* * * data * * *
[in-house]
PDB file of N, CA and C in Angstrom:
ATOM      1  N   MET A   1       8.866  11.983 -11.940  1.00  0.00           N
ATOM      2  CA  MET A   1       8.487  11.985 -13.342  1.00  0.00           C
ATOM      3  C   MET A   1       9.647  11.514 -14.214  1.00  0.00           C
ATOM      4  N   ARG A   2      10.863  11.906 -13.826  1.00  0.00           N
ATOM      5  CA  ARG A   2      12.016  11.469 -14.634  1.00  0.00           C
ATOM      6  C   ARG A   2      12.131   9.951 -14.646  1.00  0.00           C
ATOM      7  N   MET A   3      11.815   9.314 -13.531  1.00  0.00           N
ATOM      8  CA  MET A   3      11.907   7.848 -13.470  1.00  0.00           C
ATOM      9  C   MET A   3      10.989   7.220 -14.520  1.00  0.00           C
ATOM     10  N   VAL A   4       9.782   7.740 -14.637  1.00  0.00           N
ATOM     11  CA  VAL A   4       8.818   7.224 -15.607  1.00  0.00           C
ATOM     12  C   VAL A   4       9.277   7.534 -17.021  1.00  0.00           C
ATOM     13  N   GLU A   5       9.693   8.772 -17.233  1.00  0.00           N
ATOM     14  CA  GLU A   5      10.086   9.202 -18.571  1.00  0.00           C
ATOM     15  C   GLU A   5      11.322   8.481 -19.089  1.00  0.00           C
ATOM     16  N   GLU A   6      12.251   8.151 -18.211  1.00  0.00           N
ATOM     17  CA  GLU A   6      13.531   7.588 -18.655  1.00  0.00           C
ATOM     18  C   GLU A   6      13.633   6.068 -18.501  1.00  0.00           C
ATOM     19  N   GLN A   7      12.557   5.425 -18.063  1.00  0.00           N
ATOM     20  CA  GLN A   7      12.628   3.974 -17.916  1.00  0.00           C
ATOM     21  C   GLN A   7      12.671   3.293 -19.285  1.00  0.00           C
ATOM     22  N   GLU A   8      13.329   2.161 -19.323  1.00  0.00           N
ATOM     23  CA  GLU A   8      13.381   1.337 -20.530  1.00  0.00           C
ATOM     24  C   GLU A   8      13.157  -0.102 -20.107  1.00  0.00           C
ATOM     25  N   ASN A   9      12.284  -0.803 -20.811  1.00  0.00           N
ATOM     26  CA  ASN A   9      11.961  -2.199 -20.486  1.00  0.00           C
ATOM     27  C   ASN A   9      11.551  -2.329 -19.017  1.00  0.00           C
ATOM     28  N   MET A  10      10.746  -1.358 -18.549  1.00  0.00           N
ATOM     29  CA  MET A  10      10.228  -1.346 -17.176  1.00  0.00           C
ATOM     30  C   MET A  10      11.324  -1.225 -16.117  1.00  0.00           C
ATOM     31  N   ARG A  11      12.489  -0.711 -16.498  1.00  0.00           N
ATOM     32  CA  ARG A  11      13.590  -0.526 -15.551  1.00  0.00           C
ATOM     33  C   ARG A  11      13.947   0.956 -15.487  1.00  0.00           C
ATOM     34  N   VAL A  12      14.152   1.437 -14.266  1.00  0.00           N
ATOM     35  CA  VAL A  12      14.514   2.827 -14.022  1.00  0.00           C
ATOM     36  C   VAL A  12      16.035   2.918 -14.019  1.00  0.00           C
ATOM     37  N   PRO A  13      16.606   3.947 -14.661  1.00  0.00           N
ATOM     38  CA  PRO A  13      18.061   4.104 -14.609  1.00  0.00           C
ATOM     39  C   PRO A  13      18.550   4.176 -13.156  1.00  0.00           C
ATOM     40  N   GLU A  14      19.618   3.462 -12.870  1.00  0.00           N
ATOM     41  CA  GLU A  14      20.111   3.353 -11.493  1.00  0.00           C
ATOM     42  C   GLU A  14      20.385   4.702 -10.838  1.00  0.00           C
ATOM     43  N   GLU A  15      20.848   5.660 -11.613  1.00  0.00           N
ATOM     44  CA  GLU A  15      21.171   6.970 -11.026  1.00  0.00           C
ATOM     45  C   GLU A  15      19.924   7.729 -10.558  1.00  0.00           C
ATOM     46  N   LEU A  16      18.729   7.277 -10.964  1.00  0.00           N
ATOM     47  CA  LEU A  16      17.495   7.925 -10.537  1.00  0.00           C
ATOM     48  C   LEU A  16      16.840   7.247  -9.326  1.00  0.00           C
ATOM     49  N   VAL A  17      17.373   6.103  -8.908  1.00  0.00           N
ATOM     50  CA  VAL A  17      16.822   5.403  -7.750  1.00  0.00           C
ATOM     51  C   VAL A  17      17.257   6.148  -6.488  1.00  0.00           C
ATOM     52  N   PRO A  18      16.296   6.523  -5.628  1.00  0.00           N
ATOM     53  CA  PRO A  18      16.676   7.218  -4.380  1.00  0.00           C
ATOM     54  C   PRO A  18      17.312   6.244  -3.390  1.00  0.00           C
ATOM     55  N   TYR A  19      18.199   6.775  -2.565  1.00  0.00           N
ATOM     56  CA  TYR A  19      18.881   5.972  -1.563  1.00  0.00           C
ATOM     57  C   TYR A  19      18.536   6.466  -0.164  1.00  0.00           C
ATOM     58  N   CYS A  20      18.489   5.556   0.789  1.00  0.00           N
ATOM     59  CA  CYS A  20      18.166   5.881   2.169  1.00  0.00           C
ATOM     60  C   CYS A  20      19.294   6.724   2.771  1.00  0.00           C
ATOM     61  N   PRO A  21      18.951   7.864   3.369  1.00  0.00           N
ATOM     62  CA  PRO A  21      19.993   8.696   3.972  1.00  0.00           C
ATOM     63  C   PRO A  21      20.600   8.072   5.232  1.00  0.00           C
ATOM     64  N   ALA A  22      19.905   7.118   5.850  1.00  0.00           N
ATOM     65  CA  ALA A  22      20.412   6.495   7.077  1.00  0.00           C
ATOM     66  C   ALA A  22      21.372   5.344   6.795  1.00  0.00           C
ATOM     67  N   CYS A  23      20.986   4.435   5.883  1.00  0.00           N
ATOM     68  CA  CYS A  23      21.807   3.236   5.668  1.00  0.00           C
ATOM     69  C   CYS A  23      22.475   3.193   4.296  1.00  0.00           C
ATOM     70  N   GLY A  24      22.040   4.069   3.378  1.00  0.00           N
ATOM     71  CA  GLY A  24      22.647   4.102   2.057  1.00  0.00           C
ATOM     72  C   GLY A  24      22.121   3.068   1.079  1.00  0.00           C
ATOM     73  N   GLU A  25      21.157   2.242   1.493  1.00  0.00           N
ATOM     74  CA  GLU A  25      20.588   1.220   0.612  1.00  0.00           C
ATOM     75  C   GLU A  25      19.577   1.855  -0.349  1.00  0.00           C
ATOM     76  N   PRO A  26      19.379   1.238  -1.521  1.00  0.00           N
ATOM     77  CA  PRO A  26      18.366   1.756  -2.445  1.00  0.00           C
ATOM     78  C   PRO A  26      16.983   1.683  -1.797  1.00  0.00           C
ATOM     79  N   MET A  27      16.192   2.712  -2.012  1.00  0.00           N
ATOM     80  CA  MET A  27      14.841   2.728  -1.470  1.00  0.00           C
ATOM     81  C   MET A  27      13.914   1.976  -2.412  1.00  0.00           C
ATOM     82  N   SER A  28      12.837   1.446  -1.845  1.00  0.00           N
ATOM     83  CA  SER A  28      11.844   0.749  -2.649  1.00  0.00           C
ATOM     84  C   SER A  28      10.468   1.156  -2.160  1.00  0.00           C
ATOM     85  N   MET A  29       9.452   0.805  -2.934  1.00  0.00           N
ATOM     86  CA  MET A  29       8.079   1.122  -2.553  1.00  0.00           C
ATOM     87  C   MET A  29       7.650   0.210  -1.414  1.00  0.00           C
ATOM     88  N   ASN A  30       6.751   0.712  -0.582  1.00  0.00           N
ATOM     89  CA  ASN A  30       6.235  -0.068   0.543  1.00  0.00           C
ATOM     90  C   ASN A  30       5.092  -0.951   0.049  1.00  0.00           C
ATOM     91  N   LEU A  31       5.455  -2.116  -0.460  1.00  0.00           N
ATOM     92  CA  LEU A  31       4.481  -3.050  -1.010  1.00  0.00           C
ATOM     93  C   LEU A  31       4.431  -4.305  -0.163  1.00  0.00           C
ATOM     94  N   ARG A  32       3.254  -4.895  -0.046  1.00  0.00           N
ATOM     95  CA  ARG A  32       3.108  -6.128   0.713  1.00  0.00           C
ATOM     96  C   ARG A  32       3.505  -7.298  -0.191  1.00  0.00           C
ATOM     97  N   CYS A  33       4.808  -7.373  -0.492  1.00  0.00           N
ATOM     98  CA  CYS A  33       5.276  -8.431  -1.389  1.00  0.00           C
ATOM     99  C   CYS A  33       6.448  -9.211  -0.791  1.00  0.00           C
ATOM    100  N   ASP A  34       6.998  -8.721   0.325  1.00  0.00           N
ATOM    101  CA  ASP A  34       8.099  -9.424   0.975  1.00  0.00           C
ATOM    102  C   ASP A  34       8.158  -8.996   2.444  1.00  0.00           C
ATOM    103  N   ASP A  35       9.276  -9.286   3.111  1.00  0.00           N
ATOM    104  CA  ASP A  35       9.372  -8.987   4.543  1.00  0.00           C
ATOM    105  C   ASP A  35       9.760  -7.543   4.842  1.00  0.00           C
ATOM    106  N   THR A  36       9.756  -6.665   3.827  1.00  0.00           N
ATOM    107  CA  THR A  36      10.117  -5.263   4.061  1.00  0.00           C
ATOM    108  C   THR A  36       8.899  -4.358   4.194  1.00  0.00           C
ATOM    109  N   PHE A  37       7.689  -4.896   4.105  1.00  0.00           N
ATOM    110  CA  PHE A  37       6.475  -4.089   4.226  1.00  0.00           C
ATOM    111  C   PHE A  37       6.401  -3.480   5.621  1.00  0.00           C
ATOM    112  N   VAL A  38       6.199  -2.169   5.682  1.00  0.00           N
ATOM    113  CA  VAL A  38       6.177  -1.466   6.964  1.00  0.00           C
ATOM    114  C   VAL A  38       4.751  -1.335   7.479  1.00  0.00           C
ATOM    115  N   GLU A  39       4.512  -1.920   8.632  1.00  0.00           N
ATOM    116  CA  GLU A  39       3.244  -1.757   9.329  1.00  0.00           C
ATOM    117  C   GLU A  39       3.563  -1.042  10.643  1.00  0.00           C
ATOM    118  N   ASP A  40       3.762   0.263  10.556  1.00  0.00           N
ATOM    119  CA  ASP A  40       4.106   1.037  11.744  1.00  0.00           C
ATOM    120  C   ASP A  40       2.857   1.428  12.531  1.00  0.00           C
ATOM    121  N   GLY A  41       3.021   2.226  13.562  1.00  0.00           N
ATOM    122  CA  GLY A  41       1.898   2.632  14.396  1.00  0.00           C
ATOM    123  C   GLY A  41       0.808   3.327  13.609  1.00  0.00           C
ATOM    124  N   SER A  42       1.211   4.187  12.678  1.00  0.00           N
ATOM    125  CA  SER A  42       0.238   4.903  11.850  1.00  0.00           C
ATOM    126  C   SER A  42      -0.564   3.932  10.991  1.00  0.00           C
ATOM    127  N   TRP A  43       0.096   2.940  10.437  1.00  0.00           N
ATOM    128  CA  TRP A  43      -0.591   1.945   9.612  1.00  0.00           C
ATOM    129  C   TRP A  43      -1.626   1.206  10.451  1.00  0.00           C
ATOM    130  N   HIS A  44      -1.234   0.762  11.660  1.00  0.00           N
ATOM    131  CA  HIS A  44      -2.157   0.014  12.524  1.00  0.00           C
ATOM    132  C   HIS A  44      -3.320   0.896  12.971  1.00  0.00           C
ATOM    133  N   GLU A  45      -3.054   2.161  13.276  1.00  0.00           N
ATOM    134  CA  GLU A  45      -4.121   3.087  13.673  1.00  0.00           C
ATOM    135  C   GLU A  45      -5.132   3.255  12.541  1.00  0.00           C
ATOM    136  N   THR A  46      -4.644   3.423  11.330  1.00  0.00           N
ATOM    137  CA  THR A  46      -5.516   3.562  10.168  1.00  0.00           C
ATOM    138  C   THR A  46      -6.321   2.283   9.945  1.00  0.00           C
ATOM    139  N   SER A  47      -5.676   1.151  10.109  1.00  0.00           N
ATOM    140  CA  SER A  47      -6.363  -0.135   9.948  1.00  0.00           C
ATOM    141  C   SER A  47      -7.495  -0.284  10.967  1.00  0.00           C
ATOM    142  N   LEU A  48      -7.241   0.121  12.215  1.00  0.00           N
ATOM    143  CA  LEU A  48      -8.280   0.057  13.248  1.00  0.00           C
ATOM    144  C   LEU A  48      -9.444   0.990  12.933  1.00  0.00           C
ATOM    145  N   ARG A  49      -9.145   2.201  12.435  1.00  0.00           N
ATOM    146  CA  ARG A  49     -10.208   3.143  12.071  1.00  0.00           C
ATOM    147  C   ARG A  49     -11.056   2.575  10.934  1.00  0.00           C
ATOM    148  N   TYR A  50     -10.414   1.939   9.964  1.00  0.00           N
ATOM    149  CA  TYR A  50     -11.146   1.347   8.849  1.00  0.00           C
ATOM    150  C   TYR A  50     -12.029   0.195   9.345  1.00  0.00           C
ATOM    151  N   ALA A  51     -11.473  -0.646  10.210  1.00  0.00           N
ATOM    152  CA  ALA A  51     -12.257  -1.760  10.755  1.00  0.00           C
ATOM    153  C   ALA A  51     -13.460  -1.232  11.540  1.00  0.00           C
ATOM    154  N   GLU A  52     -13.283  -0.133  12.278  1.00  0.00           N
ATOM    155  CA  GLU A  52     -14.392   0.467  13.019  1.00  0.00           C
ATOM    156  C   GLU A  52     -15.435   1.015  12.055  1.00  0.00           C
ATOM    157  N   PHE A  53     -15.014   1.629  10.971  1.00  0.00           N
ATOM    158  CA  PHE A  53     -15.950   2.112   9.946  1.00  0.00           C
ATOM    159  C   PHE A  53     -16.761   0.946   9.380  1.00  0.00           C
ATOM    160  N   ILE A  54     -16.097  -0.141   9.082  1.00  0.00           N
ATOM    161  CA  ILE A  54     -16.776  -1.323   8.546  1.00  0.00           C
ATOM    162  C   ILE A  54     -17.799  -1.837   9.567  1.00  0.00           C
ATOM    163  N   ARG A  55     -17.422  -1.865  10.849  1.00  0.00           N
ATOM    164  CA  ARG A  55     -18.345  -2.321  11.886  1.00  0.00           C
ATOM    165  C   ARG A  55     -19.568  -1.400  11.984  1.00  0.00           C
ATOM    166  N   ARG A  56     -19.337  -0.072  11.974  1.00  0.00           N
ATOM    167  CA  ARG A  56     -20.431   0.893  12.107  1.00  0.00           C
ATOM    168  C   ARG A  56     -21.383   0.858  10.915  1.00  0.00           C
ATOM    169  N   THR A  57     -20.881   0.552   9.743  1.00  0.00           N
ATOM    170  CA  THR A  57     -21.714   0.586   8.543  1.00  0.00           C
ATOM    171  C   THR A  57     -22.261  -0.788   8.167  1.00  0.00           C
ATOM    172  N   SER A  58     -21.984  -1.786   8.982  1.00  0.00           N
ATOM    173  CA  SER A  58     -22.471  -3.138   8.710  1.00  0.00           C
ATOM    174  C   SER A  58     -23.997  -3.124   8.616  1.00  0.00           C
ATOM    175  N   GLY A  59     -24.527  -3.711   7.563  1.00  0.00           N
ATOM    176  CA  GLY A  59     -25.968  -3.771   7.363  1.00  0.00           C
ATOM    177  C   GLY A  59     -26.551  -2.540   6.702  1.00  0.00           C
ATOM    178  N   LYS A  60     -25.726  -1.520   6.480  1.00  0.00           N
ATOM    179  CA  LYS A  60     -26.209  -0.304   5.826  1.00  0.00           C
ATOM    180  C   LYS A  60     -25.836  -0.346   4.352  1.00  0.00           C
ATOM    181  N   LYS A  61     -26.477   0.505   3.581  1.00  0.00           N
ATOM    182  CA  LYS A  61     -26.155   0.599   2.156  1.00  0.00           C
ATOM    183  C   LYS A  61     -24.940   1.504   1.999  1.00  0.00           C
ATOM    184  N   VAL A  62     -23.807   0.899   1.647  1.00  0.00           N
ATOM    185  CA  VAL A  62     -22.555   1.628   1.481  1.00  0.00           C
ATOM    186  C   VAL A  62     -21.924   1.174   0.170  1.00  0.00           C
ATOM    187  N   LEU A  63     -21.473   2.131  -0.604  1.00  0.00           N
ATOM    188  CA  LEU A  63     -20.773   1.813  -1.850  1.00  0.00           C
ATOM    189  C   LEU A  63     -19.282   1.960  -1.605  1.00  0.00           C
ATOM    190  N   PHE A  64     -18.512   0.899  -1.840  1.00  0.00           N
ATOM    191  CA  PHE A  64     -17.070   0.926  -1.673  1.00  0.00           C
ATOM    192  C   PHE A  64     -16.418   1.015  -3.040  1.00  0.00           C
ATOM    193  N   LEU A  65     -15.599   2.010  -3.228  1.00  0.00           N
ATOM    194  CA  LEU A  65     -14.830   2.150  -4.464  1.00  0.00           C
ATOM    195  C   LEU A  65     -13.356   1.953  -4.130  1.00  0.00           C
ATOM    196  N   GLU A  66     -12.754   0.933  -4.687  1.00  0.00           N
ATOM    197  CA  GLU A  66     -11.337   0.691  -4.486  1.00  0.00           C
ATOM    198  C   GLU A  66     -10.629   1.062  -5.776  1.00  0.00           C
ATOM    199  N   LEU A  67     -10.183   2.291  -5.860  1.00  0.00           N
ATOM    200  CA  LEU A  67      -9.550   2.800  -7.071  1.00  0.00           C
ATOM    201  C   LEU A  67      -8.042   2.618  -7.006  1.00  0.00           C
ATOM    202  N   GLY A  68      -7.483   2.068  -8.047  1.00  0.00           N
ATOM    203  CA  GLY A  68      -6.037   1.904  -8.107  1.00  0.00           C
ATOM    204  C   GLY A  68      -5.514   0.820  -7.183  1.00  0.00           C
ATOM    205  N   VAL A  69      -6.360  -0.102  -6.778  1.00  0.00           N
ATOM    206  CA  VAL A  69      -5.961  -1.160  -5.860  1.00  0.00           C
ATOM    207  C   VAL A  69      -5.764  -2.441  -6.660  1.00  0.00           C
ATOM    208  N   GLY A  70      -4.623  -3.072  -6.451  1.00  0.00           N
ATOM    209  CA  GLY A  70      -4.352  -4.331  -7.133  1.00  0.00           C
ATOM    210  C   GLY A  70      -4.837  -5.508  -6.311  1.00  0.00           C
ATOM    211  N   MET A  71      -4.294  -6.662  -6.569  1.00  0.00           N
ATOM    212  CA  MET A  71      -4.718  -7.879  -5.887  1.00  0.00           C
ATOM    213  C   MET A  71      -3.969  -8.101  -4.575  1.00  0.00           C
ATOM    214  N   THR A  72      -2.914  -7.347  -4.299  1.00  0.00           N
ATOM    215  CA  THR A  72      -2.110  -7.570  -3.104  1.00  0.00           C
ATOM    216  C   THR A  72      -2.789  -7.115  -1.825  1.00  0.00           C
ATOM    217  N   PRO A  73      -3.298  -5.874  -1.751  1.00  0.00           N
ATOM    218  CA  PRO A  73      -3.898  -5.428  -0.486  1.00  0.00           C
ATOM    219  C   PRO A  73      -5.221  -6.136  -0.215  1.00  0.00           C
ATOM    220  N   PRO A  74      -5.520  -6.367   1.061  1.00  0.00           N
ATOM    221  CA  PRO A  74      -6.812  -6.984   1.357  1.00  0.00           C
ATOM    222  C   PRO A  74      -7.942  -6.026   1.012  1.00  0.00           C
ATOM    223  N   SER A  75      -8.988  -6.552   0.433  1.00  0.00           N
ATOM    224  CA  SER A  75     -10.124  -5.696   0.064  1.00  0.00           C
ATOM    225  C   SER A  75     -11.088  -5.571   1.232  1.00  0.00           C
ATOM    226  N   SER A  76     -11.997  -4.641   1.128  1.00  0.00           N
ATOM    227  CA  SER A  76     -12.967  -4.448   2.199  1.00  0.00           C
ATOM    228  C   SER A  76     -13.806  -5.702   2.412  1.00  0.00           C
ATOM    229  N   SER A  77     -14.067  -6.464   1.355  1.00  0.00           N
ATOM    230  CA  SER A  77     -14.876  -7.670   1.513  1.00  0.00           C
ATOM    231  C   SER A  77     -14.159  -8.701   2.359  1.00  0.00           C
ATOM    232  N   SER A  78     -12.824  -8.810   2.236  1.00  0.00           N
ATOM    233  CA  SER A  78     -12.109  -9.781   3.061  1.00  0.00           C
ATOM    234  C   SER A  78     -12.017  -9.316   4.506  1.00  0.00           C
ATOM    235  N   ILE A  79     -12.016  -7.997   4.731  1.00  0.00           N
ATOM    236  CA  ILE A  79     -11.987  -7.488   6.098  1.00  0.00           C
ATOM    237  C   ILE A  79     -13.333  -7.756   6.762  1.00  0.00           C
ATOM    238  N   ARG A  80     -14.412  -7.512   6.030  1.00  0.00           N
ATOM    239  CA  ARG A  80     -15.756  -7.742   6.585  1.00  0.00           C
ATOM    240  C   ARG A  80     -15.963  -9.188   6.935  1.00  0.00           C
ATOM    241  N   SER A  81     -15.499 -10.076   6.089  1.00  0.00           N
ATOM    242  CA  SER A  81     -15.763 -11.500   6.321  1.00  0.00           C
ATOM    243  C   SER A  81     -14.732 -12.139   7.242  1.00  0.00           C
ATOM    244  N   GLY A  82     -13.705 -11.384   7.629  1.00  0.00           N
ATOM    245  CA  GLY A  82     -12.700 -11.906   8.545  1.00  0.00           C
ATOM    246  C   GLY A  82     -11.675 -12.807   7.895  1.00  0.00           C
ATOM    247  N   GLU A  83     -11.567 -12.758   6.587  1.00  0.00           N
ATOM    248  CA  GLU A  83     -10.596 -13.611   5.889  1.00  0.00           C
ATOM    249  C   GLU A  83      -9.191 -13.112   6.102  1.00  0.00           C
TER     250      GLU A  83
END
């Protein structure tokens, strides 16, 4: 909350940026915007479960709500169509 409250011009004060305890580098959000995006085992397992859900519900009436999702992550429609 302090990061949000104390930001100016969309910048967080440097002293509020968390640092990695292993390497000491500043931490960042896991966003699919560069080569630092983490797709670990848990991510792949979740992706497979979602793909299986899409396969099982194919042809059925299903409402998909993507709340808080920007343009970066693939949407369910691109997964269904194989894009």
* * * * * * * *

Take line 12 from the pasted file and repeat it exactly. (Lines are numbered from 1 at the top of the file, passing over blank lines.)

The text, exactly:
ATOM     10  N   VAL A   4       9.782   7.740 -14.637  1.00  0.00           N